Walt, here’s why you’re wrong about the Fair Tax.

2 Sep


I have a great deal of respect for you as a noted Libertarian activist and the founder of Nolanchart.com. However, you were completely wrong about cyber-currencies, as I explained in my blog posts here and here. And although I heartily agree that taxation is theft, I believe that your objections to the Fair Tax are also somewhat misguided.

I am no gradualist. If you brought me a magical button, and said “Push this, and no tax will ever again be collected, and no monopoly of coercive force will ever again exist.”, I would push it in a heartbeat. But try getting that bill passed in Congress. I support the Fair Tax because I believe clear distinctions can be made between the effects on the economy of one tax policy over another. Specifically, I disagree with your assertions that the Fair Tax merely enforces the status quo, and that it shifts the tax burdens onto the poor and away from the rich. I continue to insist that reducing state expenditures to zero, which I don’t know how to do, and reducing the harm to the economy imposed by the tax regime, which I believe can feasibly be done by enacting the Fair Tax and repealing the 16th amendment, are separate issues. I believe that one can advocate for the achievable mitigation of an evil, while simultaneously desiring the much less achievable total elimination of that evil.

So first, let us consider whether the Fair Tax merely perpetuates the status quo. I will assume that your justification for this argument is the well established fact that the Fair Tax is designed as a revenue-neutral proposal, that is, its enactment will not (in theory) increase or decrease federal revenue. However, the amount of federal revenue is not the only factor in the status quo.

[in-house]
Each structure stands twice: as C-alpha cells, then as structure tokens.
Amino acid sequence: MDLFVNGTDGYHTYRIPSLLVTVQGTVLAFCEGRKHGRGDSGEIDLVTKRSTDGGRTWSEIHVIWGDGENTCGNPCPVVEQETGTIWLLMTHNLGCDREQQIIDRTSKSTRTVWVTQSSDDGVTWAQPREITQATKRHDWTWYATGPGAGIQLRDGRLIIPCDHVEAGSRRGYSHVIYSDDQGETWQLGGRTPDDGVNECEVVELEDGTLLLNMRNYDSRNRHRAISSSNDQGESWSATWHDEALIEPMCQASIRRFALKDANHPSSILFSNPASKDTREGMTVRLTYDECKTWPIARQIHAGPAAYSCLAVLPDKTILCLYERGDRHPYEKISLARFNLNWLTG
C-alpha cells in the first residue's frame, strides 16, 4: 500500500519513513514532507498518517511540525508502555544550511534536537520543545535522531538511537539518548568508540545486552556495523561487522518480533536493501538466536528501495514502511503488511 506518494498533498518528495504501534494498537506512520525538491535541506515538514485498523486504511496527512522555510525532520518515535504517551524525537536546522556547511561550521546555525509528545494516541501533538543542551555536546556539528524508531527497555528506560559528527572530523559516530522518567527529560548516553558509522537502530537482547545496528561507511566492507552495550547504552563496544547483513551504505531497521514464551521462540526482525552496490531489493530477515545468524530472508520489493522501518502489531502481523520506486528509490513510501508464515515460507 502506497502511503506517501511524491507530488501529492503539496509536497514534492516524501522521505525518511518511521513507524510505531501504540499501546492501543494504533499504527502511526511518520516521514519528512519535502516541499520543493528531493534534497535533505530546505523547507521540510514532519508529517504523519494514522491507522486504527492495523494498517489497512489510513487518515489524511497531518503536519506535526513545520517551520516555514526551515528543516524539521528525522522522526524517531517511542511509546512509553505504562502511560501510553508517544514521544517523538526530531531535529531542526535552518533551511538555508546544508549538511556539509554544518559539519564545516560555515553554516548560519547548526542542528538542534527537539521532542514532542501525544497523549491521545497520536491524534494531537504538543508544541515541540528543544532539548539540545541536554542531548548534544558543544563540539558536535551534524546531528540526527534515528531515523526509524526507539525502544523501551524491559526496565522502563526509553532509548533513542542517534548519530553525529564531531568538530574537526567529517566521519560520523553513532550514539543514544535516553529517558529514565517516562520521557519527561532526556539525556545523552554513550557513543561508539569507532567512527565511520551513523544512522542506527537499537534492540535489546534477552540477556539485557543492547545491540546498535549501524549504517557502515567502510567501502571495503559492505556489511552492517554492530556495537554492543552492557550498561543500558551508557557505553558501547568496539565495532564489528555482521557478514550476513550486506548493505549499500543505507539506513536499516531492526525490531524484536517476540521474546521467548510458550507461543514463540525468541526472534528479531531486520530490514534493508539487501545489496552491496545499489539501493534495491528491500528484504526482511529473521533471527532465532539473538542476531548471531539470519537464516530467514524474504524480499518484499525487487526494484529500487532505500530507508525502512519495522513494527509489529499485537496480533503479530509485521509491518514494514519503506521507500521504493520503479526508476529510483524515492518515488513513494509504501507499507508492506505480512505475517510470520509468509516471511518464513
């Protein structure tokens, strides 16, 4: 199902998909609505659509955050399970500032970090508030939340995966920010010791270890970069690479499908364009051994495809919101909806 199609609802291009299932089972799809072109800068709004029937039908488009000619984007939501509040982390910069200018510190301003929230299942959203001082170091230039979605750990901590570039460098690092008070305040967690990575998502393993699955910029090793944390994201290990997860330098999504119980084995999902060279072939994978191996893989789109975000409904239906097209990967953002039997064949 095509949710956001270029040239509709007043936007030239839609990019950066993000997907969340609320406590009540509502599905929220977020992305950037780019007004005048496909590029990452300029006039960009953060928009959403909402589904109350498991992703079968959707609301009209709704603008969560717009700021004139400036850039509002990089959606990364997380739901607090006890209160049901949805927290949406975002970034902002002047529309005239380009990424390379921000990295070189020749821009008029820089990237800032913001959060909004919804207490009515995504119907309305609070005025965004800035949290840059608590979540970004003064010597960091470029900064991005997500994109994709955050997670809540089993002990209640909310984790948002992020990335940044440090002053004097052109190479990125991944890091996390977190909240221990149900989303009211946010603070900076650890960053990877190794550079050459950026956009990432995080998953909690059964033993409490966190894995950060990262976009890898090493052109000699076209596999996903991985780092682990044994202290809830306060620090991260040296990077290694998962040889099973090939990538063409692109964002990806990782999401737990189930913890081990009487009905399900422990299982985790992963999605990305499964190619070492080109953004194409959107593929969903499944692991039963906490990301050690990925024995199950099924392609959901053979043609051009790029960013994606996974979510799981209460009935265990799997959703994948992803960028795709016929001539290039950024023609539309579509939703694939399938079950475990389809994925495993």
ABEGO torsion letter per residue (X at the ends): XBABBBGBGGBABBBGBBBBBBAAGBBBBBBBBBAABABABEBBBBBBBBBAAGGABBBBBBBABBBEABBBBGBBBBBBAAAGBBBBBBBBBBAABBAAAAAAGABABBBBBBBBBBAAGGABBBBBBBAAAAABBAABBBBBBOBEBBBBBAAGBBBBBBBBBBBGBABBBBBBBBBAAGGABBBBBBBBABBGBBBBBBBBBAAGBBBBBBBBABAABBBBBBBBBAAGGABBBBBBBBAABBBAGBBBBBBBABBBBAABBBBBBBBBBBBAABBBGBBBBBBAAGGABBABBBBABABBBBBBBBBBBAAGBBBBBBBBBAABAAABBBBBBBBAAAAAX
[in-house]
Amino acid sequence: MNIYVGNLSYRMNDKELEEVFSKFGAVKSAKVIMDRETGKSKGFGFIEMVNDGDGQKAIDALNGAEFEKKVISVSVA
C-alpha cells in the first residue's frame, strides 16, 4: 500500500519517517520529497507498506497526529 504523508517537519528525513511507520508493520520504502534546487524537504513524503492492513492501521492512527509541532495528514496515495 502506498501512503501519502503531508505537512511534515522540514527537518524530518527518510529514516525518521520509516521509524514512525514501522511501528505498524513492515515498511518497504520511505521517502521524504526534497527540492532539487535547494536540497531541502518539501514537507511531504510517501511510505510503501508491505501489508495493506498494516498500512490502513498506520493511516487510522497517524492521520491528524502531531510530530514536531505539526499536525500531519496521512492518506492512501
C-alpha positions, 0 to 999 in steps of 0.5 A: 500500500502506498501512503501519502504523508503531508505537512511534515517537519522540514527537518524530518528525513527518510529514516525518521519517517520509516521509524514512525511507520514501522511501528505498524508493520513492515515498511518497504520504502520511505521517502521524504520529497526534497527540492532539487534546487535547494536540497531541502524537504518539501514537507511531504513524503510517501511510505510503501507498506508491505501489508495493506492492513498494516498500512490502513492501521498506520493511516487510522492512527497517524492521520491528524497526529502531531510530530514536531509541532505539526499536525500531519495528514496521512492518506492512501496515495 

1. In addition to the drain on the private economy represented by revenue extracted, there are tens or maybe hundreds of billions of dollars in compliance costs associated with the existing tax regime. These costs do not benefit anyone other than accountants who sell tax compliance services to taxpayers. But these costs are not simply waste, they actually enable the most intrusive and anti-liberal bureaucracy of the American Imperial State. No other institution in our society has a greater on-going impact on otherwise peaceful and honest citizens than the annual tax return imposed by the IRS under the existing tax regime.

Under the Fair Tax, these costs would almost entirely disappear and be returned for productive investment in the private economy, and the tax compliance bureaucracy would entirely devolve from the federal to the state level, and cease to intrude into the private affairs of citizens in any way. This is a real change in the status quo that I can support even though it falls short of reducing state expenditures to zero.

2. The existing tax regime exists primarily to serve the interests of politically connected parties. Practically every word in the countless thousands of pages of the federal tax code can be traced to a specific objective of some lobby.

Under the Fair Tax, the unfair advantages in the tax code obtained by lobbying disappear. Future lobbying efforts will be restricted to obtaining federal contracts for the provision of goods and services, and obtaining regulatory advantages, but not tax advantages, over competitors. This represents a significant reduction in lobbying activity and the attendant potential for political corruption. Perhaps not an earthshaking change in the status quo, but still one that I can support.